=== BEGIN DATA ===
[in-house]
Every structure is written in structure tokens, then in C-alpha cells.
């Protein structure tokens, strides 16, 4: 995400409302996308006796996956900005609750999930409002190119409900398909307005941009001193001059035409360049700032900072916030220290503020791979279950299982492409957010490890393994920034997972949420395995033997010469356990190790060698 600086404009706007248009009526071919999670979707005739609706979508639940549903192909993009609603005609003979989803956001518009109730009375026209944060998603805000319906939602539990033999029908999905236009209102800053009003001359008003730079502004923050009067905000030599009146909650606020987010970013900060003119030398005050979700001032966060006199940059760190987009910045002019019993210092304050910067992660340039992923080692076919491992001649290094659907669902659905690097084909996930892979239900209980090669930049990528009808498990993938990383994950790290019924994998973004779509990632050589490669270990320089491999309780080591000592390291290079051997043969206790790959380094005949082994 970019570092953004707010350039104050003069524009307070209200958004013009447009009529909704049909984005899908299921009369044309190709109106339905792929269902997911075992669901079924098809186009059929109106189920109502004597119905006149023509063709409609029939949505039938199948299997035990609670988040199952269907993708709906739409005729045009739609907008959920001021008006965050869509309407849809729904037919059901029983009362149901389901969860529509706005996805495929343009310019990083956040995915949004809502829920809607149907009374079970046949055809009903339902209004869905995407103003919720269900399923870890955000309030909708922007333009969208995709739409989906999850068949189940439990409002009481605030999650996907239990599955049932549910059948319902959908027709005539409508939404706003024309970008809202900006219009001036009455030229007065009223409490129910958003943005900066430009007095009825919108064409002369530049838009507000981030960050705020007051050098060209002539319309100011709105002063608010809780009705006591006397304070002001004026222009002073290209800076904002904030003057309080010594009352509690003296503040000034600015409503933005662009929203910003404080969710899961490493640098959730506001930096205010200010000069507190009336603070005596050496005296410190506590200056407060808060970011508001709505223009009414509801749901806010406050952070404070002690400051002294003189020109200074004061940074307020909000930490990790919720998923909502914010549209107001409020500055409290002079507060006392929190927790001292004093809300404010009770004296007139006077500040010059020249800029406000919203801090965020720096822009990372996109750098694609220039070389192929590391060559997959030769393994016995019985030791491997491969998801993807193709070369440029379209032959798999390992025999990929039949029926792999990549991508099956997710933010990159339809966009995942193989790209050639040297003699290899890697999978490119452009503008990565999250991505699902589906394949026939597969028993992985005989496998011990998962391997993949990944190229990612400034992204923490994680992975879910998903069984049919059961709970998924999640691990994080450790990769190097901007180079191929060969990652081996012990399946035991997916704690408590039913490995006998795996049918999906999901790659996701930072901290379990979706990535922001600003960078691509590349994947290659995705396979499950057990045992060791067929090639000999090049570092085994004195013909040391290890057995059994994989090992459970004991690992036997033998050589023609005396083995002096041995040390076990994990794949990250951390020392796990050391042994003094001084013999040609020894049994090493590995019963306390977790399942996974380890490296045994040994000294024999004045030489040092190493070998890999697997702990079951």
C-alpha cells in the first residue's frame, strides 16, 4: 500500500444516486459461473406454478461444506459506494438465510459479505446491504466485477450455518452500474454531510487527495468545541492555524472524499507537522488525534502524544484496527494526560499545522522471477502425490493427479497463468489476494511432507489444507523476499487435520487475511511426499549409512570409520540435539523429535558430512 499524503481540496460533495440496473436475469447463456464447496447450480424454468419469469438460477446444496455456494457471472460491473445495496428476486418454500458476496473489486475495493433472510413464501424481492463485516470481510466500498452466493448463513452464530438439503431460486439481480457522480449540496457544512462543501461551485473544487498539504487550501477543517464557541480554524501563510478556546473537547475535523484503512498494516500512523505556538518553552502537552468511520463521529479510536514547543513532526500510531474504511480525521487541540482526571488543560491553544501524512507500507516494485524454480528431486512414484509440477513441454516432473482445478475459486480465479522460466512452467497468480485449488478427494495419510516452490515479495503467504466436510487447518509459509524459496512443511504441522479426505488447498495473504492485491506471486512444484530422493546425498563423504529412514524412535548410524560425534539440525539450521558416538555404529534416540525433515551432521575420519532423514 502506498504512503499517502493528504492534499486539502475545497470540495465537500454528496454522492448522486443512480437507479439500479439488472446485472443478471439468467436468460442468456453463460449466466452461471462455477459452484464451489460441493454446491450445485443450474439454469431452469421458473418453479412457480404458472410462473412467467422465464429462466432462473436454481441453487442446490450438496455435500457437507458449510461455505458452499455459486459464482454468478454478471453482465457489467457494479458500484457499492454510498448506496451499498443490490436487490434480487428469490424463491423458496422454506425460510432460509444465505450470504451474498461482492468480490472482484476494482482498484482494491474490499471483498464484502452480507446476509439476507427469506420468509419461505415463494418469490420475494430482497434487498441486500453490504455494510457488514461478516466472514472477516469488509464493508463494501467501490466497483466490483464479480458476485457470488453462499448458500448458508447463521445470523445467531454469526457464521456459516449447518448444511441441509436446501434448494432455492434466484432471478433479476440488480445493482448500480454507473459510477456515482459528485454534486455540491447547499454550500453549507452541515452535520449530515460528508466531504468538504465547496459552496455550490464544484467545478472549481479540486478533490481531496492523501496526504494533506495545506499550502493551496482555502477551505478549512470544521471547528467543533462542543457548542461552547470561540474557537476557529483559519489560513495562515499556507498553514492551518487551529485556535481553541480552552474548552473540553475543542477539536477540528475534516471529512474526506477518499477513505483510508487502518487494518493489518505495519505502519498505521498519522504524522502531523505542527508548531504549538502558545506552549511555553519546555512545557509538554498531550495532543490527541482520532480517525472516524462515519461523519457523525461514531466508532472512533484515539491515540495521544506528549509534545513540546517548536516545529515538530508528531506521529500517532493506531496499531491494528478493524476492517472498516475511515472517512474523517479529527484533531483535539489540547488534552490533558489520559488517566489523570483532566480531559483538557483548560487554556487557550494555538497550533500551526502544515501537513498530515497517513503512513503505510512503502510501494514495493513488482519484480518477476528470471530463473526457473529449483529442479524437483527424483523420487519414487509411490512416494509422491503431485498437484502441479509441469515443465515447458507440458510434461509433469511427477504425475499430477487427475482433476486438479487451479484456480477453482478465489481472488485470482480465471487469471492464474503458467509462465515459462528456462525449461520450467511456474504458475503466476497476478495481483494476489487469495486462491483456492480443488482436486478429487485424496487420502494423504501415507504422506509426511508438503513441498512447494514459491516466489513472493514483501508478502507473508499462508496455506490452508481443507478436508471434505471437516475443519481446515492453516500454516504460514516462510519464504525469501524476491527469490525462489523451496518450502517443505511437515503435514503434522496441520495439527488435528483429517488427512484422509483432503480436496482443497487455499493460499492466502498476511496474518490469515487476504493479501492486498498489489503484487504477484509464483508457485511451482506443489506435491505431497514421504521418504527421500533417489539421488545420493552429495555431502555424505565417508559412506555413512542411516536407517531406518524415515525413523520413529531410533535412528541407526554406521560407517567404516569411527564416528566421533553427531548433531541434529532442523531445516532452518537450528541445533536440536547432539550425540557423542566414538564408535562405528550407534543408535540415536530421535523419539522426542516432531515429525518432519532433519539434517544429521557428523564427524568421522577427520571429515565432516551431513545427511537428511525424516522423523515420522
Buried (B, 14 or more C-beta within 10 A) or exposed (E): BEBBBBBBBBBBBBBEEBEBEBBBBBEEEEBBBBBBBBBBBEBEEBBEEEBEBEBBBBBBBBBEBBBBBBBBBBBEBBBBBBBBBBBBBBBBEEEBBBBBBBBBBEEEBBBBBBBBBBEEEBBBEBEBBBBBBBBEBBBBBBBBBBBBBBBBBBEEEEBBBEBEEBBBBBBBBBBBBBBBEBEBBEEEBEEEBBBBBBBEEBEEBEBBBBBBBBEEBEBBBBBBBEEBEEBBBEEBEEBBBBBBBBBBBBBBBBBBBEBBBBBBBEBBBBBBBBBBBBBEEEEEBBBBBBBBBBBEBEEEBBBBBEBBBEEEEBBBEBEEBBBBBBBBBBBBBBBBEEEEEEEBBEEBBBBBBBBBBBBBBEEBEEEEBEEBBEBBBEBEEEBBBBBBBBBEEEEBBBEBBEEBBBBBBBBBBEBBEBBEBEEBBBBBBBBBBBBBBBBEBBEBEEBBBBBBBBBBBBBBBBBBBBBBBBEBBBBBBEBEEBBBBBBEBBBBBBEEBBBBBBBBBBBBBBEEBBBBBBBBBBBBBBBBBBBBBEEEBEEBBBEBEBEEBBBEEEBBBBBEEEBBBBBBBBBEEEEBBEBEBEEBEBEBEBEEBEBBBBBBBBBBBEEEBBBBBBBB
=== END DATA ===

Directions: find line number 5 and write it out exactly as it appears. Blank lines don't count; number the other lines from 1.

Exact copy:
Buried (B, 14 or more C-beta within 10 A) or exposed (E): BEBBBBBBBBBBBBBEEBEBEBBBBBEEEEBBBBBBBBBBBEBEEBBEEEBEBEBBBBBBBBBEBBBBBBBBBBBEBBBBBBBBBBBBBBBBEEEBBBBBBBBBBEEEBBBBBBBBBBEEEBBBEBEBBBBBBBBEBBBBBBBBBBBBBBBBBBEEEEBBBEBEEBBBBBBBBBBBBBBBEBEBBEEEBEEEBBBBBBBEEBEEBEBBBBBBBBEEBEBBBBBBBEEBEEBBBEEBEEBBBBBBBBBBBBBBBBBBBEBBBBBBBEBBBBBBBBBBBBBEEEEEBBBBBBBBBBBEBEEEBBBBBEBBBEEEEBBBEBEEBBBBBBBBBBBBBBBBEEEEEEEBBEEBBBBBBBBBBBBBBEEBEEEEBEEBBEBBBEBEEEBBBBBBBBBEEEEBBBEBBEEBBBBBBBBBBEBBEBBEBEEBBBBBBBBBBBBBBBBEBBEBEEBBBBBBBBBBBBBBBBBBBBBBBBEBBBBBBEBEEBBBBBBEBBBBBBEEBBBBBBBBBBBBBBEEBBBBBBBBBBBBBBBBBBBBBEEEBEEBBBEBEBEEBBBEEEBBBBBEEEBBBBBBBBBEEEEBBEBEBEEBEBEBEBEEBEBBBBBBBBBBBEEEBBBBBBBB